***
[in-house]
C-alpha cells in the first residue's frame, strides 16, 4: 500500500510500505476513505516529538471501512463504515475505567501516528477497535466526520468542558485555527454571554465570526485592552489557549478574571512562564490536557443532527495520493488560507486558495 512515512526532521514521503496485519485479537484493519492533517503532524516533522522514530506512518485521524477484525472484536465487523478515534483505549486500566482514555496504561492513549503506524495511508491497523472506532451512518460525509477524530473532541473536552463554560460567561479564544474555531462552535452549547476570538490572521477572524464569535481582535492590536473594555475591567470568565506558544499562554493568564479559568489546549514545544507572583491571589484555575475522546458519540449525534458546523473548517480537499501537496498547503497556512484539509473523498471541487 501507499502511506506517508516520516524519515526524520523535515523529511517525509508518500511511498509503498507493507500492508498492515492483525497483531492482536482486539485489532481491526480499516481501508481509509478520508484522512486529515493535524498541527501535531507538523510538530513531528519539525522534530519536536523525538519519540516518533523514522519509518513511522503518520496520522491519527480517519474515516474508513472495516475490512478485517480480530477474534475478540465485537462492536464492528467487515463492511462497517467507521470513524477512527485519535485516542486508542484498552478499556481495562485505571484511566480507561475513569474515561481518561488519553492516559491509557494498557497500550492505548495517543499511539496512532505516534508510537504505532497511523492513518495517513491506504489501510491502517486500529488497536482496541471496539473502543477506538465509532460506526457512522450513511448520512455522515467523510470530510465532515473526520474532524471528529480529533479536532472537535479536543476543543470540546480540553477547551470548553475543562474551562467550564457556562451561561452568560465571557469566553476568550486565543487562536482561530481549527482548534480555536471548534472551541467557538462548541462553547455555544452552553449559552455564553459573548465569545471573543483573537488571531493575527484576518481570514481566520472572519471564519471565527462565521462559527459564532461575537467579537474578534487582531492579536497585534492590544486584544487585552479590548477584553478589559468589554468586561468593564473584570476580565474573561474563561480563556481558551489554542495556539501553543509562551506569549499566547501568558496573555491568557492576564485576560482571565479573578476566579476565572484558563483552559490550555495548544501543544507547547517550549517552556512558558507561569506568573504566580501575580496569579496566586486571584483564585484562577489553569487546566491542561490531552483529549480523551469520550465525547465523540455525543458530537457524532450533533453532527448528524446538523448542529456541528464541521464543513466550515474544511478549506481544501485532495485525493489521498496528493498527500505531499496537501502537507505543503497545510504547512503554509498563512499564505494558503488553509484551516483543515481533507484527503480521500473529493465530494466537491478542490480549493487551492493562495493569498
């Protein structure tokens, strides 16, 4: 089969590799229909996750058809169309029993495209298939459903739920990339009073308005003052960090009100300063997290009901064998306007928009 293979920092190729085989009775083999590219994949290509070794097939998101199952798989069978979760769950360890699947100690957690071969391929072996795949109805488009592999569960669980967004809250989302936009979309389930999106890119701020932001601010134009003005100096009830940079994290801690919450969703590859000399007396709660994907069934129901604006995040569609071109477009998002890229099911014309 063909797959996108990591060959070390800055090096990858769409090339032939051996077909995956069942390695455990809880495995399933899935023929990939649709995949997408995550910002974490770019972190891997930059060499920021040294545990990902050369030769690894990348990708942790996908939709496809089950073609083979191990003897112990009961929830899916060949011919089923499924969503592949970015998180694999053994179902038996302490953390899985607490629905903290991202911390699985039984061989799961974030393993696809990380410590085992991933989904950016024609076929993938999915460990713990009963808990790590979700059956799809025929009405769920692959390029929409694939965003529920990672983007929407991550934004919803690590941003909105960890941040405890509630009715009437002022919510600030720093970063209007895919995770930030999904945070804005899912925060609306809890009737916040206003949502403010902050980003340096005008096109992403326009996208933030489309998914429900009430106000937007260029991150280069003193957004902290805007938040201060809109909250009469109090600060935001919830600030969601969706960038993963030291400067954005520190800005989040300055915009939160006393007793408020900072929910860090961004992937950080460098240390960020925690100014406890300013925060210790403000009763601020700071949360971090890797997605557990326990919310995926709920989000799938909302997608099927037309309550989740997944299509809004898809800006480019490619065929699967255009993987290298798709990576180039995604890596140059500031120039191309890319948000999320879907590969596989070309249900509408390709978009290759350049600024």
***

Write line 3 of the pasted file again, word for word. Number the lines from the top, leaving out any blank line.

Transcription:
């Protein structure tokens, strides 16, 4: 089969590799229909996750058809169309029993495209298939459903739920990339009073308005003052960090009100300063997290009901064998306007928009 293979920092190729085989009775083999590219994949290509070794097939998101199952798989069978979760769950360890699947100690957690071969391929072996795949109805488009592999569960669980967004809250989302936009979309389930999106890119701020932001601010134009003005100096009830940079994290801690919450969703590859000399007396709660994907069934129901604006995040569609071109477009998002890229099911014309 063909797959996108990591060959070390800055090096990858769409090339032939051996077909995956069942390695455990809880495995399933899935023929990939649709995949997408995550910002974490770019972190891997930059060499920021040294545990990902050369030769690894990348990708942790996908939709496809089950073609083979191990003897112990009961929830899916060949011919089923499924969503592949970015998180694999053994179902038996302490953390899985607490629905903290991202911390699985039984061989799961974030393993696809990380410590085992991933989904950016024609076929993938999915460990713990009963808990790590979700059956799809025929009405769920692959390029929409694939965003529920990672983007929407991550934004919803690590941003909105960890941040405890509630009715009437002022919510600030720093970063209007895919995770930030999904945070804005899912925060609306809890009737916040206003949502403010902050980003340096005008096109992403326009996208933030489309998914429900009430106000937007260029991150280069003193957004902290805007938040201060809109909250009469109090600060935001919830600030969601969706960038993963030291400067954005520190800005989040300055915009939160006393007793408020900072929910860090961004992937950080460098240390960020925690100014406890300013925060210790403000009763601020700071949360971090890797997605557990326990919310995926709920989000799938909302997608099927037309309550989740997944299509809004898809800006480019490619065929699967255009993987290298798709990576180039995604890596140059500031120039191309890319948000999320879907590969596989070309249900509408390709978009290759350049600024």